The beauty of the world can deliver you from her horrors if you open yourself to it.

 

Alan (4)

water was everywhere

DSC_0336I remember the rain, the gentle yet relentless rain, a percussive background to your rattled breaths. You were leaving, and water was everywhere.  Tapping against the window.  Filling your lungs. Running down my cheeks. Even my dreams were of a tidal wave.

Later that day, the sun had set but the rain persisted. There were beads of water clinging to the body bag as you rolled from your home into the car that took your body to the scientists that could learn from you, and from the terrible cancer that never flinched.  One of your final mandates had been to hang  Christmas lights, and the lights stayed on continuously during our vigil through your final days.  The droplets on the plastic bag reflected the glow of multi-colored orbs, a million tiny rainbows glimmering in the darkness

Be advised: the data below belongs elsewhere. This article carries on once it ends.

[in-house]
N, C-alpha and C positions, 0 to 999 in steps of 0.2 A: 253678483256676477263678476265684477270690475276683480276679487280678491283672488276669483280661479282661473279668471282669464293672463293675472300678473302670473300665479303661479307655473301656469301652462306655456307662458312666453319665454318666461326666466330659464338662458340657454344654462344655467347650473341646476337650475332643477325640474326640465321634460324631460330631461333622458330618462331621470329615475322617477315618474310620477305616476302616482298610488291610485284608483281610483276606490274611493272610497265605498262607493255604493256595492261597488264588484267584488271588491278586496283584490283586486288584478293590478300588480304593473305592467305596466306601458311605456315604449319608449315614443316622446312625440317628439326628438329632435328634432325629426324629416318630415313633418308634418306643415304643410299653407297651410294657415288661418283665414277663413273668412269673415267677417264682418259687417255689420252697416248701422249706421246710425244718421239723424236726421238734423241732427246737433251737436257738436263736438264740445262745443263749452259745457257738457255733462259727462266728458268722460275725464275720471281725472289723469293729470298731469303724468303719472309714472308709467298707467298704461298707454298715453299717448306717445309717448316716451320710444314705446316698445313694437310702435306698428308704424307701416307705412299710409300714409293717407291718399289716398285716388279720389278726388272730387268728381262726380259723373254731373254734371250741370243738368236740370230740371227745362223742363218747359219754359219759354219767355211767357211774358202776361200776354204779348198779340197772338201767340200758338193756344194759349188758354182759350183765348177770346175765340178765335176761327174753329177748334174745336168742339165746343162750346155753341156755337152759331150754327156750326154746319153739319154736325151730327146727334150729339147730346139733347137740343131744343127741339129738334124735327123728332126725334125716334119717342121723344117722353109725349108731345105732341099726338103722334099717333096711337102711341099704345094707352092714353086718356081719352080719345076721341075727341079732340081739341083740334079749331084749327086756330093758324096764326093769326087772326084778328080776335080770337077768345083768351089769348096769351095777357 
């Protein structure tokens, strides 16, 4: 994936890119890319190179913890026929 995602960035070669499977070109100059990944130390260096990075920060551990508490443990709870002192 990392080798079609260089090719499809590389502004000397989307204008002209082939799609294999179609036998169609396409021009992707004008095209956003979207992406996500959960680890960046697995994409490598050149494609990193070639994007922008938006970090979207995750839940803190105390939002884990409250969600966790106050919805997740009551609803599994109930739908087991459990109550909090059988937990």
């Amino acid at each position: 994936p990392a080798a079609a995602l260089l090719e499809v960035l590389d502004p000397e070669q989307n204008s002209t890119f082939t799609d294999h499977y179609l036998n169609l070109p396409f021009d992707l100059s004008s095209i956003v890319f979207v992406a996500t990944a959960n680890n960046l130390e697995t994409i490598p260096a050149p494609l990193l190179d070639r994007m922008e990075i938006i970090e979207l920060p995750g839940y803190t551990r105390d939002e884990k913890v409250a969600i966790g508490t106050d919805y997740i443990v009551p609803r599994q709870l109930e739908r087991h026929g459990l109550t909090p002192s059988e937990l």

Its raining in San Antonio today, two years after you died. I stand outside and let a few drops of rain kiss my face.

I have lost you, but still, there is snow and ice and rain and steam and babbling streams and crashing waves. I seek waterfalls in the desert, I soak in my bathtub in the quiet of the night. I breathe billowy puffs of air in the cold. The water still holds me, and and clings to my sadness with the light of a million tiny rainbows.

 

JANELLE MARIE SHINER

8/29/53-12/13/11

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a sweet contradiction

The holiday season harbors a sweet contradiction.  We gather around full tables.  We feast until our stomachs protest, until we collapse on the couch in a food coma.  We eat and we drink and we enjoy the bounties of the year, the gifts of our family and friends.  It feels good, so very, very good.